The 18th November to 18th December is Disability History Month, so we thought it would be a good time to reflect on the history of vehicles and vehicle modifications for disabled drivers. Whilst current car modifications available for disabled drivers are by no means perfectly inclusive, the offerings have definitely improved over the last century – we’re sure by the end of the article, you will agree!
1655: the first manumotive carriage
The first invention to help improve the mobility for those with disabilities surprisingly began four centuries ago in 1655. Stephan Farffler, who was believed to either be a paraplegic or amputee, created the first self-propelled wheelchair. With three wheels and more sitting space than most modern wheelchairs, it definitely looked quite different from the wheelchairs we’re used to today.
1700s: the bath chair
Despite its name, this vehicle was more like a carriage for one person. These were three-or-four-wheeled vehicles that had to either be drawn from the front by a horse, donkey or pony, or pushed from the back.
1920s: rotary tricycles and self-propelled carriages
In the early 1920s, a range of hand-propelled tricycles were created by a company called R A Harding. These were ideal for amputees.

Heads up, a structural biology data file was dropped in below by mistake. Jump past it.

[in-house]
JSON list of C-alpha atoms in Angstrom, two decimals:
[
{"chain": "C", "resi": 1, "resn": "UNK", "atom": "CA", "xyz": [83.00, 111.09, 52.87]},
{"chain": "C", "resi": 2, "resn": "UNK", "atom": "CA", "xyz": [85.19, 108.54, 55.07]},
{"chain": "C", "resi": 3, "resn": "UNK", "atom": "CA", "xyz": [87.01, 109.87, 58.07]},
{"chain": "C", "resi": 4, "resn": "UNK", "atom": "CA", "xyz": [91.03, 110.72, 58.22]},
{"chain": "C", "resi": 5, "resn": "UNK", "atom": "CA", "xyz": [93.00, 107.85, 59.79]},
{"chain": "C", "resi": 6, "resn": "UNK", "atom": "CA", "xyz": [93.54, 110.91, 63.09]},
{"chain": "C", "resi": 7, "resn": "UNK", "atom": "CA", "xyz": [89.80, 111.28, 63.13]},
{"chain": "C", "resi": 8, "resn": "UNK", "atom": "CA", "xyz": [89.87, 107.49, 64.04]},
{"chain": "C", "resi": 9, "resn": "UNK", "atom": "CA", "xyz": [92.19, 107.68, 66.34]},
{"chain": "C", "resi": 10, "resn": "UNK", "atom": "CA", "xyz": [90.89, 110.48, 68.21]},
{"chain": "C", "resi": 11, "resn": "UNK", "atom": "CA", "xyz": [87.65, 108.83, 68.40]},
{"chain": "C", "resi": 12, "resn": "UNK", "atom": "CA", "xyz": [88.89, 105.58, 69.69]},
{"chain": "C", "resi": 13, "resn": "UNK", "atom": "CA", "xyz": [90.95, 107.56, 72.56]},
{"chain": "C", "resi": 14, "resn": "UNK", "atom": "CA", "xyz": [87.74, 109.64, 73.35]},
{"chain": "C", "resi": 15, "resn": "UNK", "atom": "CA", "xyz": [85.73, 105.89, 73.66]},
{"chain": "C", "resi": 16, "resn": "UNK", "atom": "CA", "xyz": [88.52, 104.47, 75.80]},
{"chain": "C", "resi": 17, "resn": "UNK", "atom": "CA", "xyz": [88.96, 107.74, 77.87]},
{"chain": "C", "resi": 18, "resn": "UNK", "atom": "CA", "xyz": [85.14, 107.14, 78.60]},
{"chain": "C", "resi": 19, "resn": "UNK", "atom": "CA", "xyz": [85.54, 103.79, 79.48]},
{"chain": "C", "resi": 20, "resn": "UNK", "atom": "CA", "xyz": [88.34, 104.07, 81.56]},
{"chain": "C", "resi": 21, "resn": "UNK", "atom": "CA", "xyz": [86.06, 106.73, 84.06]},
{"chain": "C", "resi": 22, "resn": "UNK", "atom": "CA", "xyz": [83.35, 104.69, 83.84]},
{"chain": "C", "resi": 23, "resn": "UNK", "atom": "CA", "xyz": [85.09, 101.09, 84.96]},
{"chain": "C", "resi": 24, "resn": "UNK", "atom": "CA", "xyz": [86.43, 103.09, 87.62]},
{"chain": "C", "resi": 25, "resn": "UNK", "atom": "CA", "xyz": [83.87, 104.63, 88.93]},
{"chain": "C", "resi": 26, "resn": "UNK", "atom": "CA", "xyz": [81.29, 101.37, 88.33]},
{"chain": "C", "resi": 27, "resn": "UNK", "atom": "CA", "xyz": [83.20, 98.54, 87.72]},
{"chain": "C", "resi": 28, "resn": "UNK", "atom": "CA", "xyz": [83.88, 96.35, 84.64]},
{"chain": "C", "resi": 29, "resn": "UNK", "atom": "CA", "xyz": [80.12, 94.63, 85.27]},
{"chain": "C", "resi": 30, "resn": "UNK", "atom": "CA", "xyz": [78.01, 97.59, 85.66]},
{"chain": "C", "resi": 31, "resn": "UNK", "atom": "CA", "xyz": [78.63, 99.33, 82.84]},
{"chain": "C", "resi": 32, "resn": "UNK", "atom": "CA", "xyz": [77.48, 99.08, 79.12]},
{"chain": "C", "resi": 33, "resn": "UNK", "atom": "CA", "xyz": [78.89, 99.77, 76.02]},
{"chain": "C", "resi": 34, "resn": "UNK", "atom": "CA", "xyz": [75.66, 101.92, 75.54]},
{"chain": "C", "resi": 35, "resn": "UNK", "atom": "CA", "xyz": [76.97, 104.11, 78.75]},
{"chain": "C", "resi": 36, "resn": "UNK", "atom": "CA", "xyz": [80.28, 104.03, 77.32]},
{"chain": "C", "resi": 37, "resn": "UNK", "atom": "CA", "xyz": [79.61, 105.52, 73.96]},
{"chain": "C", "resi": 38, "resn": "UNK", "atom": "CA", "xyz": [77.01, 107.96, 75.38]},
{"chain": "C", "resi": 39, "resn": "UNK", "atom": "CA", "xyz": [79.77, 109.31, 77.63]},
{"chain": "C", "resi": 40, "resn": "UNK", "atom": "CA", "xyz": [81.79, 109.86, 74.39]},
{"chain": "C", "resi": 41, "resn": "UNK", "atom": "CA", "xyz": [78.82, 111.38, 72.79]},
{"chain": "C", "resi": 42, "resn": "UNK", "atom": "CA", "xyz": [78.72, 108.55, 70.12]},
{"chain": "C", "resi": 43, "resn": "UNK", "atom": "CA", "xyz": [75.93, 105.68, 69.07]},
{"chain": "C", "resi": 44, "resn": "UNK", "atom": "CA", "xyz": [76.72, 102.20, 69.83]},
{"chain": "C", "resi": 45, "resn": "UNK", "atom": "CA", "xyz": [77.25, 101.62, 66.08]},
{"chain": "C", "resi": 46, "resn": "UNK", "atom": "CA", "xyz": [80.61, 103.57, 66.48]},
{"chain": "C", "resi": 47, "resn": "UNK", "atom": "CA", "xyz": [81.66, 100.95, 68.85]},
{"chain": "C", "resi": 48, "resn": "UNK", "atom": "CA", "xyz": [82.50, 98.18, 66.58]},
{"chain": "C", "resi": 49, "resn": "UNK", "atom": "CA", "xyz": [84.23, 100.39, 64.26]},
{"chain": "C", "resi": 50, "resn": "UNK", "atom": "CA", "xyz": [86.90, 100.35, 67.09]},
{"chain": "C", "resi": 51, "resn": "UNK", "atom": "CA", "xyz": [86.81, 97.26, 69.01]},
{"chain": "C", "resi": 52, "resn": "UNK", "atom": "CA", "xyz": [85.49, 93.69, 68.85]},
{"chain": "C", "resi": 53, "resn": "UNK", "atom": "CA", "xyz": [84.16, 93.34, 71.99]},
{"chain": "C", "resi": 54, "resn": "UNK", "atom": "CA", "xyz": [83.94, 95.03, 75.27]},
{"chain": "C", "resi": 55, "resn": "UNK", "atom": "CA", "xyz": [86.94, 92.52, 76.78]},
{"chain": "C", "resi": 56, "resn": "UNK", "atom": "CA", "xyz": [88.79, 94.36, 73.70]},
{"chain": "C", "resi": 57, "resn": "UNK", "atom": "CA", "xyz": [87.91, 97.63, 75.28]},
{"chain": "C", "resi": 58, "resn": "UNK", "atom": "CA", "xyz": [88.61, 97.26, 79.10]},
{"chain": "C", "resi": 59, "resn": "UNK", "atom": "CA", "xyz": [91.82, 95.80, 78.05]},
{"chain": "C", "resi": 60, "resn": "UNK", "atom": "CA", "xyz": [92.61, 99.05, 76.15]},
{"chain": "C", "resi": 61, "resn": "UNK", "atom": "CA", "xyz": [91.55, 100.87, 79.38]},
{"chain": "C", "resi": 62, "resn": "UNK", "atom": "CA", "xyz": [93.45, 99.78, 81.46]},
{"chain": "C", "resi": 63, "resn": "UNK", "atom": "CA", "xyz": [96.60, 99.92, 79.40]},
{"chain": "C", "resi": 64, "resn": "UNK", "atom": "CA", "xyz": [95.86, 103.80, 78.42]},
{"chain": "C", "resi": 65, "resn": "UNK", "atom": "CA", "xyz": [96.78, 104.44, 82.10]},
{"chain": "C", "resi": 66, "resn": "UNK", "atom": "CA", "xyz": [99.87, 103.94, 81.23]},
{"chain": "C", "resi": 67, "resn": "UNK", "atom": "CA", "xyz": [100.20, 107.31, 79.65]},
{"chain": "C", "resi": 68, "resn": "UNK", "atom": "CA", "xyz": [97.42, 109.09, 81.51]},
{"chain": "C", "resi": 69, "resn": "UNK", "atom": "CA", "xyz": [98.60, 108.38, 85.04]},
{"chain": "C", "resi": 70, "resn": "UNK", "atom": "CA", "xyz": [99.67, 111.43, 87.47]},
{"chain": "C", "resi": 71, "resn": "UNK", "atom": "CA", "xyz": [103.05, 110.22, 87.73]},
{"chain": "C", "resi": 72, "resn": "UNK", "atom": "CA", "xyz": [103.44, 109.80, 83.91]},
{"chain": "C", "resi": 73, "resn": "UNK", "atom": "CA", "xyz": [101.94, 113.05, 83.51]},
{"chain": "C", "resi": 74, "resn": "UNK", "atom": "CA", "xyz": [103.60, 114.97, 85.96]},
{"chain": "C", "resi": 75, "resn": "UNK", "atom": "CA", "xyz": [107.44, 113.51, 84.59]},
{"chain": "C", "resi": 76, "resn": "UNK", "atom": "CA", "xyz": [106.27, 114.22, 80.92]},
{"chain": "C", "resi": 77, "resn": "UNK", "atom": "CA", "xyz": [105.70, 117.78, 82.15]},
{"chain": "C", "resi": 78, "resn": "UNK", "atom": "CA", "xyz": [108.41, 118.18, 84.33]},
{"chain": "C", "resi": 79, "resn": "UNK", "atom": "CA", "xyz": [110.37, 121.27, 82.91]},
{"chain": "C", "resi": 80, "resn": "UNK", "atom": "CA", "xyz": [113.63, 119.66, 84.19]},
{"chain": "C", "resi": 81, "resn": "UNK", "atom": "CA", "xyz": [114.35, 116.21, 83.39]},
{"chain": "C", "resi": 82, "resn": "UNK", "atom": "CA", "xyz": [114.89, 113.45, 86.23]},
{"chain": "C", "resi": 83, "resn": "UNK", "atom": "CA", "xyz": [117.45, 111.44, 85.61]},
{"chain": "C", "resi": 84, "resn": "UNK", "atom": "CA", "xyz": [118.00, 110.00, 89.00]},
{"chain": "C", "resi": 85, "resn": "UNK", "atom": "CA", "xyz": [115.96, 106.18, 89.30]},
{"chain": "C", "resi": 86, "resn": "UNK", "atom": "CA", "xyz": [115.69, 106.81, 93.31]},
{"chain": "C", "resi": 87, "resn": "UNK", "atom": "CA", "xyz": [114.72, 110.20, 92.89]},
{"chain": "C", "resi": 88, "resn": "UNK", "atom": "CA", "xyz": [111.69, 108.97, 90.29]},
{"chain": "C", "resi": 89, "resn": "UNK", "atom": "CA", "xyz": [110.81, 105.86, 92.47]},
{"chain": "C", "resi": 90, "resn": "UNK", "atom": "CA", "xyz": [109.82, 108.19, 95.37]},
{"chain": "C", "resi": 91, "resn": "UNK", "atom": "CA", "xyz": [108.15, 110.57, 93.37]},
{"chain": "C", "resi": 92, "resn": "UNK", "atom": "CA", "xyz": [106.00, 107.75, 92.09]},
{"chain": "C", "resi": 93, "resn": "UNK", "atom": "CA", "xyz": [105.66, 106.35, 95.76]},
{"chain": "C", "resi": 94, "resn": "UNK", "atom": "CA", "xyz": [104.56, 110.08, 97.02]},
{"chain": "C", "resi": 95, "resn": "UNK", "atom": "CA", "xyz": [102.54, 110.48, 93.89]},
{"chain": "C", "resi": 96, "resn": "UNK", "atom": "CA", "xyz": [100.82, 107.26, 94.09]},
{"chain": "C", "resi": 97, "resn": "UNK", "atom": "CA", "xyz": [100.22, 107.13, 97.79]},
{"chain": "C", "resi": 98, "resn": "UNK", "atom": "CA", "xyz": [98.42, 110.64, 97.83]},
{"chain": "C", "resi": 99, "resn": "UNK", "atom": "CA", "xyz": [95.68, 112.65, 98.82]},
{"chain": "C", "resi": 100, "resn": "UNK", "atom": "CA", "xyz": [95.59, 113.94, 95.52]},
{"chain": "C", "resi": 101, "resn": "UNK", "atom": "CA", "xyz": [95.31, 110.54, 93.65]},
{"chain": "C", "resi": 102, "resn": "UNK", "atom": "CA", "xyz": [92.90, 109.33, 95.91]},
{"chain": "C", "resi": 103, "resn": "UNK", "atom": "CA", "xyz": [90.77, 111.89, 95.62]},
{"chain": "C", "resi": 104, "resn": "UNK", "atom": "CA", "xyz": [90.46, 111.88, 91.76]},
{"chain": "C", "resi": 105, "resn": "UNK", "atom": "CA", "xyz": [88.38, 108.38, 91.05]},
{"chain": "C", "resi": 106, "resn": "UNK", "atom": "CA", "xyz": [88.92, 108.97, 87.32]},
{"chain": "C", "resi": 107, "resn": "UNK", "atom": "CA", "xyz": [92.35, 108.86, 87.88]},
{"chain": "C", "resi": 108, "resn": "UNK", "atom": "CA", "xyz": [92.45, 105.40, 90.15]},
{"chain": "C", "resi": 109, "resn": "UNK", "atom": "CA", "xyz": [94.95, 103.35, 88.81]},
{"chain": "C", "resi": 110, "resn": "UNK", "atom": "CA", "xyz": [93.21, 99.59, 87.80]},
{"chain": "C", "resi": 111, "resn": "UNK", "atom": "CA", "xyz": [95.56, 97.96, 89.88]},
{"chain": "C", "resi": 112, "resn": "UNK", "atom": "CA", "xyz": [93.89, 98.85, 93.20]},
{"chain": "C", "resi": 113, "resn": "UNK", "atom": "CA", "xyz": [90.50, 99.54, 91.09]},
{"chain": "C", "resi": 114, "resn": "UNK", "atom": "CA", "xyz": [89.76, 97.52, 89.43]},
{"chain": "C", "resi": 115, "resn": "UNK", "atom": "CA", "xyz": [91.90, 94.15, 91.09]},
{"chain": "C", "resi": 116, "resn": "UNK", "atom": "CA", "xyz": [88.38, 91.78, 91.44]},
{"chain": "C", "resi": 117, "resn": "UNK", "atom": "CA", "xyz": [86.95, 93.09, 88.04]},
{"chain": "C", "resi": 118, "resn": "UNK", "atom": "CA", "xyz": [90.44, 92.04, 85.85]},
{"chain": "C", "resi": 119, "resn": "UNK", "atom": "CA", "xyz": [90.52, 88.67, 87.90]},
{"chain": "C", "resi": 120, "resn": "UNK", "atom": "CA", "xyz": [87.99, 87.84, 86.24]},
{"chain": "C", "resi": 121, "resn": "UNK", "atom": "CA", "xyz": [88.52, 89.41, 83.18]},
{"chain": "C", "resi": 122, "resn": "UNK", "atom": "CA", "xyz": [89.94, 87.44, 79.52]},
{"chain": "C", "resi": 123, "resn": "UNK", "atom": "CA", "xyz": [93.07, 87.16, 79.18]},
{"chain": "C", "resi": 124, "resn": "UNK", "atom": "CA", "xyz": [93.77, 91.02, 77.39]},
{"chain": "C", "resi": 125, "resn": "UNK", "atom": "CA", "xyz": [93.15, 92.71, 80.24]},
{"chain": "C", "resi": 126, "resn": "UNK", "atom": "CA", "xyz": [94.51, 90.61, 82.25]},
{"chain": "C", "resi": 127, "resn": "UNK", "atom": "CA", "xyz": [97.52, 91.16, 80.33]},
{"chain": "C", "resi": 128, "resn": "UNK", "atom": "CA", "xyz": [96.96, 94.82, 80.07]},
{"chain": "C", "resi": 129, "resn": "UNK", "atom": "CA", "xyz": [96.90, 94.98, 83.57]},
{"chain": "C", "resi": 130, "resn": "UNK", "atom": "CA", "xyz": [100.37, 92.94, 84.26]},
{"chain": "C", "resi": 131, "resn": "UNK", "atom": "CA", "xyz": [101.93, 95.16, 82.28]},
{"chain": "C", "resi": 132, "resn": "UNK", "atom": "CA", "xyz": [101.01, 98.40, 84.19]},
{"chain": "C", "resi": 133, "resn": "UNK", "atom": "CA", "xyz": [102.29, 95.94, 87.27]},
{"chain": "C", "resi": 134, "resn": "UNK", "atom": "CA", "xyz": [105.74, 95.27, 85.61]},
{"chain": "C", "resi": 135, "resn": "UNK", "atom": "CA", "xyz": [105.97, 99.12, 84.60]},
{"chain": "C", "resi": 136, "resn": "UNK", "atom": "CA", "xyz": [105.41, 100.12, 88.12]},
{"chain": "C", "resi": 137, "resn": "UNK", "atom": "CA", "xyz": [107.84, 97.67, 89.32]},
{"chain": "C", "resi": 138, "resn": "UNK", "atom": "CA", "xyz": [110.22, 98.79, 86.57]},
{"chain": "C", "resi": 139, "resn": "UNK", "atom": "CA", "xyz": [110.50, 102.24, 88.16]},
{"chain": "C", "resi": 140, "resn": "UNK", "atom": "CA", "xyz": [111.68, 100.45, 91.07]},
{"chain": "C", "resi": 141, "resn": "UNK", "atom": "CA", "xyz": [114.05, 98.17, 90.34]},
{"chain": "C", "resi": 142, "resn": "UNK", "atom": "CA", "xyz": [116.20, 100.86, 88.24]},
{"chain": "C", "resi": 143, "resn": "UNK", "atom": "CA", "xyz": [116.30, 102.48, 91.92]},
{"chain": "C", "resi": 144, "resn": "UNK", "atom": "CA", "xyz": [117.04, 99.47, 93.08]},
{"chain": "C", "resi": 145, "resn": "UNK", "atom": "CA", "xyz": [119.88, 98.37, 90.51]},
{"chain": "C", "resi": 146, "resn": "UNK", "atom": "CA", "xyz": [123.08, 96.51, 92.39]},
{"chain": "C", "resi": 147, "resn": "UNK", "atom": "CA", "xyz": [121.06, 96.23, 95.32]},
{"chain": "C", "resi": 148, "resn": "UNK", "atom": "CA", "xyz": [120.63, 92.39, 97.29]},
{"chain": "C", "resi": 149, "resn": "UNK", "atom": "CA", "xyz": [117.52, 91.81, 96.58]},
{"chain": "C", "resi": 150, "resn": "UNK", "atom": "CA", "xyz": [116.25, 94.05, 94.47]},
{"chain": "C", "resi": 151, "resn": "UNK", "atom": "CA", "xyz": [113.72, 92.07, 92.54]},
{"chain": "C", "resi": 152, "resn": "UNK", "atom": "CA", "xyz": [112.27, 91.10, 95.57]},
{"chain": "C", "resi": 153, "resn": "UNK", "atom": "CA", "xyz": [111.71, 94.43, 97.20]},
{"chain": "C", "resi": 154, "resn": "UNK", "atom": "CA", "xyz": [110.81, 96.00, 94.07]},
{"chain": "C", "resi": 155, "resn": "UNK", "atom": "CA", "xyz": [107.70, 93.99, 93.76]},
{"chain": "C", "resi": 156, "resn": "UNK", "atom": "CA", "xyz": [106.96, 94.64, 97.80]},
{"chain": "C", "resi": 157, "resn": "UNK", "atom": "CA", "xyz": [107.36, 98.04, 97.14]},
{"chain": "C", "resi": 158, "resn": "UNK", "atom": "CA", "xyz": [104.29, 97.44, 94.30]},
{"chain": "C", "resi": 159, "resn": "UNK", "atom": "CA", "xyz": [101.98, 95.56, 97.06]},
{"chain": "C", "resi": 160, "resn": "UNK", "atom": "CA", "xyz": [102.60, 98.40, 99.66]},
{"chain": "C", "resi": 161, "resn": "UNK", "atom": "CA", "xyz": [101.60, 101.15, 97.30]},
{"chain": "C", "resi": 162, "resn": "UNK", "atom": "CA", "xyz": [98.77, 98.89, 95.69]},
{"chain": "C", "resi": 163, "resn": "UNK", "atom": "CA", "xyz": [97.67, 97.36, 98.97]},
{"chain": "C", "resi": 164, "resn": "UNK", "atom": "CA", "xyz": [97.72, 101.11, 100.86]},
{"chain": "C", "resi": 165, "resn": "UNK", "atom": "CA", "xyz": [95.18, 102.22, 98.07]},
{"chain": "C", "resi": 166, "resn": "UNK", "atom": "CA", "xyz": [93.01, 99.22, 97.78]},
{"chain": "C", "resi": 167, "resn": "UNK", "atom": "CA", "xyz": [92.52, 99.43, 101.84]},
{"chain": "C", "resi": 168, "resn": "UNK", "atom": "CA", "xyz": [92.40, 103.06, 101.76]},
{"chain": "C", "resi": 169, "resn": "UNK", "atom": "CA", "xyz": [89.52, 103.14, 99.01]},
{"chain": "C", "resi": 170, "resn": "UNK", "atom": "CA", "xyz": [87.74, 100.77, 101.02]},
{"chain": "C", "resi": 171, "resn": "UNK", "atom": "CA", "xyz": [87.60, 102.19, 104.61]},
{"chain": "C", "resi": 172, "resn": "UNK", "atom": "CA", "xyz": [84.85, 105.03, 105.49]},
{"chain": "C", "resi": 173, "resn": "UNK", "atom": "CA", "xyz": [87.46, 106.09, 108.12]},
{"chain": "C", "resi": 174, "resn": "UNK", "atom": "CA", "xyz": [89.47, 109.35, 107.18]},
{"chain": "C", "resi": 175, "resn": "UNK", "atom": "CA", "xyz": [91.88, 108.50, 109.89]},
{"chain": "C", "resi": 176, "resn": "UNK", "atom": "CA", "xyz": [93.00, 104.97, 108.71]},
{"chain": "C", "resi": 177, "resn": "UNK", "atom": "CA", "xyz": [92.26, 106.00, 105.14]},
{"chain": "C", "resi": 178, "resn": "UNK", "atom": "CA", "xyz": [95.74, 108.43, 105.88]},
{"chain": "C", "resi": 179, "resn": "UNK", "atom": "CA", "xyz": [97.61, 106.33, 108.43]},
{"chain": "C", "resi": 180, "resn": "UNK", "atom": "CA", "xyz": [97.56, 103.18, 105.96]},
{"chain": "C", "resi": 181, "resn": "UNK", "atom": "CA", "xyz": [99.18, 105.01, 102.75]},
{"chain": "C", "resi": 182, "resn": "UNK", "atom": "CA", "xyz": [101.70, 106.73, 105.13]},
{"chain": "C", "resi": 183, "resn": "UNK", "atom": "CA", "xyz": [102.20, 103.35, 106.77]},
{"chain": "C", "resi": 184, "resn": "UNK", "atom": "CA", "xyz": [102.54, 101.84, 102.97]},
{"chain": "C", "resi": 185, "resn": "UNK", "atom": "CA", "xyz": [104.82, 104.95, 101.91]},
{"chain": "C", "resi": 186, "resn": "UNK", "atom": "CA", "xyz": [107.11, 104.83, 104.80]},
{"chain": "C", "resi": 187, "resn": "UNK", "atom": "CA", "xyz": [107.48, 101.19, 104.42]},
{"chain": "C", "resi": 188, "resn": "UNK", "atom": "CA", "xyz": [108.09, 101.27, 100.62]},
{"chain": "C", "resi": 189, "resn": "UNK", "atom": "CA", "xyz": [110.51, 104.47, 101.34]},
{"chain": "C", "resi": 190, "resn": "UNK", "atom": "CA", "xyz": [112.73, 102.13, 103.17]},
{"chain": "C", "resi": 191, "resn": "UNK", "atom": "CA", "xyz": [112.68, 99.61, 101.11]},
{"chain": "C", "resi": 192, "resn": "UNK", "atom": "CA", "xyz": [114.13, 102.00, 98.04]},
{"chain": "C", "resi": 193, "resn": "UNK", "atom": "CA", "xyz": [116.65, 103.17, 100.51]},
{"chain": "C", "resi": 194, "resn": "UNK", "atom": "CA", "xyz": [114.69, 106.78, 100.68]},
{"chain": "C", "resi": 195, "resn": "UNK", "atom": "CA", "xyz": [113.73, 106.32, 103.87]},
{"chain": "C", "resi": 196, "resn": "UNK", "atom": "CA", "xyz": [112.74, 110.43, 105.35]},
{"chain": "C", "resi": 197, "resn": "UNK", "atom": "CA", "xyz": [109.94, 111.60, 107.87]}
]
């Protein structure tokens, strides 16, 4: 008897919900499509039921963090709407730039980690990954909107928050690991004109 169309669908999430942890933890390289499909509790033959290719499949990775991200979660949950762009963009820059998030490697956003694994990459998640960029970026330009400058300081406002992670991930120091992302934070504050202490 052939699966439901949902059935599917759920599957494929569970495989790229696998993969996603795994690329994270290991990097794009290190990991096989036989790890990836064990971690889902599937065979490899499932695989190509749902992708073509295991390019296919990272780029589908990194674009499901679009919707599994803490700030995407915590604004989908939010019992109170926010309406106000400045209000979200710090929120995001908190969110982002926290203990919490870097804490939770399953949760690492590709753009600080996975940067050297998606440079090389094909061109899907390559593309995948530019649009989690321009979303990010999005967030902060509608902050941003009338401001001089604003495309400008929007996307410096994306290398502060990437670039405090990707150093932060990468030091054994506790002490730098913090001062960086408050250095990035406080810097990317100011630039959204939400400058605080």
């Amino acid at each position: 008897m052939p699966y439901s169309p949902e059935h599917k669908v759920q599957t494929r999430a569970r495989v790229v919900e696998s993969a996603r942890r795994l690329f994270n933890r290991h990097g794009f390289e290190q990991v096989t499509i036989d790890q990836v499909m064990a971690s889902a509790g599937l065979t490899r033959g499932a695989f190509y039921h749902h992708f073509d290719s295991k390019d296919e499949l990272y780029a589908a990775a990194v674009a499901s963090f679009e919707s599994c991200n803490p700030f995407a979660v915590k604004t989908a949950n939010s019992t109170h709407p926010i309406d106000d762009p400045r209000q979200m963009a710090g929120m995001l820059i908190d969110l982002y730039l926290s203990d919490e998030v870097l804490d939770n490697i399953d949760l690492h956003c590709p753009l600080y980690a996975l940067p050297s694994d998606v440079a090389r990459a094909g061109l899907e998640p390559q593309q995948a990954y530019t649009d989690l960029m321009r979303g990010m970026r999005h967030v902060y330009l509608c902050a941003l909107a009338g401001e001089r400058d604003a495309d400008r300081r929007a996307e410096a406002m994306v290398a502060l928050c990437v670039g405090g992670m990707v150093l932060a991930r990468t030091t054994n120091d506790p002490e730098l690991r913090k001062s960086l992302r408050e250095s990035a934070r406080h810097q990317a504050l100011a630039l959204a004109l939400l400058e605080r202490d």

In 1947, petrol-powered disability motor trikes gained a fair amount of coverage as a man called OA Denley – who was paralysed from the waist down – was able to cross the Swiss Alps in one. This involved scaling three mountains!
Stanley Engineering Co Ltd began producing self-propelled invalid carriages in the 1920s using the brand name Argson. These were either battery or petrol-powered.
1930s-1940s: adapted hand controls
Early hand controls were created at this time as an alternative to the acceleration, clutch and brake pedals. Sadly, they weren’t all that safe as they were being used with manual vehicles. This meant you had to steer with one hand, all while changing gears, accelerating or braking with the other.
1948-1977: the Invacar
As a result of the Second World War, a number of former servicemen were disabled, which led Bert Greeves and Derry Preston-Cobb to realise that there was a gap in the market for a vehicle that allowed disabled people to move around freely. The two men had previously built a vehicle with manual control for Derry, who was paralysed.
When they realised there was a gap in the market for this, they approached the UK government for support and together started manufacturing the Invacar, which was given to disabled drivers for free between 1948 and 1977.
The Invacar was a three-wheeled vehicle that was based on the motorcycle and could be driven completely by hand using a chain, making it more accessible to some disabled drivers. There was even room for a folded wheelchair in the vehicle itself.
Although these tiny vehicles could reach up to 82mph, there were little to no safety measures in place and the vehicles were so lightweight that many drivers actually stored heavy items in the back to weigh the vehicle down. As a result, they stopped being produced after 1977 and were later recalled in 2003.
1950s: push-pull hand controls were invented